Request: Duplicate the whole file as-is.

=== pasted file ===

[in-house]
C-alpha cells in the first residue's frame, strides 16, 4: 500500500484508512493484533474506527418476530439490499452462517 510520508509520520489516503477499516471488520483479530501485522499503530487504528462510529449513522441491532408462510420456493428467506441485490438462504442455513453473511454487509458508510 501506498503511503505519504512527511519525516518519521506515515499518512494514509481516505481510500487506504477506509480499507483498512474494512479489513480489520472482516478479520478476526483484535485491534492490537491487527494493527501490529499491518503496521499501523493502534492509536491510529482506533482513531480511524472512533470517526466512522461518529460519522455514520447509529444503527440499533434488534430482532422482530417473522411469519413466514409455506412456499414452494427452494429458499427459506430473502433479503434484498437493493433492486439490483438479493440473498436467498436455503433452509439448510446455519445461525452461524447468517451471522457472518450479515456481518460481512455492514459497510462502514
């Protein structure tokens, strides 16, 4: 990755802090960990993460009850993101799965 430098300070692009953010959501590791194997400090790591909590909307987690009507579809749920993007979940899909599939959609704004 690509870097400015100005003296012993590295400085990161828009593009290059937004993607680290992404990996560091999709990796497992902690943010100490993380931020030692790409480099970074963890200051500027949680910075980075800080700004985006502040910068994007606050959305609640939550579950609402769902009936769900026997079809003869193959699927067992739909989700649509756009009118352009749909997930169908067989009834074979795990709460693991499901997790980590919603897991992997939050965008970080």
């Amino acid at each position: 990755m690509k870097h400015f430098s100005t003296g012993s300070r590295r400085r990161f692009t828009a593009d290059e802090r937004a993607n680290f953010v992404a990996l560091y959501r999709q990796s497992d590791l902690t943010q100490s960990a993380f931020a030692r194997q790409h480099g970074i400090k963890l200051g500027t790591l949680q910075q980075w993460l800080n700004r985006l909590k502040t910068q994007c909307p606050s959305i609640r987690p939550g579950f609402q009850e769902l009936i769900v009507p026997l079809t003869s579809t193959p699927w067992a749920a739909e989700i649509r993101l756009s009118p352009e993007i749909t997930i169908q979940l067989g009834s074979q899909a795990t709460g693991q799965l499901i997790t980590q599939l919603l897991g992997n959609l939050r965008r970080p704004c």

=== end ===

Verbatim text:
[in-house]
C-alpha cells in the first residue's frame, strides 16, 4: 500500500484508512493484533474506527418476530439490499452462517 510520508509520520489516503477499516471488520483479530501485522499503530487504528462510529449513522441491532408462510420456493428467506441485490438462504442455513453473511454487509458508510 501506498503511503505519504512527511519525516518519521506515515499518512494514509481516505481510500487506504477506509480499507483498512474494512479489513480489520472482516478479520478476526483484535485491534492490537491487527494493527501490529499491518503496521499501523493502534492509536491510529482506533482513531480511524472512533470517526466512522461518529460519522455514520447509529444503527440499533434488534430482532422482530417473522411469519413466514409455506412456499414452494427452494429458499427459506430473502433479503434484498437493493433492486439490483438479493440473498436467498436455503433452509439448510446455519445461525452461524447468517451471522457472518450479515456481518460481512455492514459497510462502514
């Protein structure tokens, strides 16, 4: 990755802090960990993460009850993101799965 430098300070692009953010959501590791194997400090790591909590909307987690009507579809749920993007979940899909599939959609704004 690509870097400015100005003296012993590295400085990161828009593009290059937004993607680290992404990996560091999709990796497992902690943010100490993380931020030692790409480099970074963890200051500027949680910075980075800080700004985006502040910068994007606050959305609640939550579950609402769902009936769900026997079809003869193959699927067992739909989700649509756009009118352009749909997930169908067989009834074979795990709460693991499901997790980590919603897991992997939050965008970080």
């Amino acid at each position: 990755m690509k870097h400015f430098s100005t003296g012993s300070r590295r400085r990161f692009t828009a593009d290059e802090r937004a993607n680290f953010v992404a990996l560091y959501r999709q990796s497992d590791l902690t943010q100490s960990a993380f931020a030692r194997q790409h480099g970074i400090k963890l200051g500027t790591l949680q910075q980075w993460l800080n700004r985006l909590k502040t910068q994007c909307p606050s959305i609640r987690p939550g579950f609402q009850e769902l009936i769900v009507p026997l079809t003869s579809t193959p699927w067992a749920a739909e989700i649509r993101l756009s009118p352009e993007i749909t997930i169908q979940l067989g009834s074979q899909a795990t709460g693991q799965l499901i997790t980590q599939l919603l897991g992997n959609l939050r965008r970080p704004c």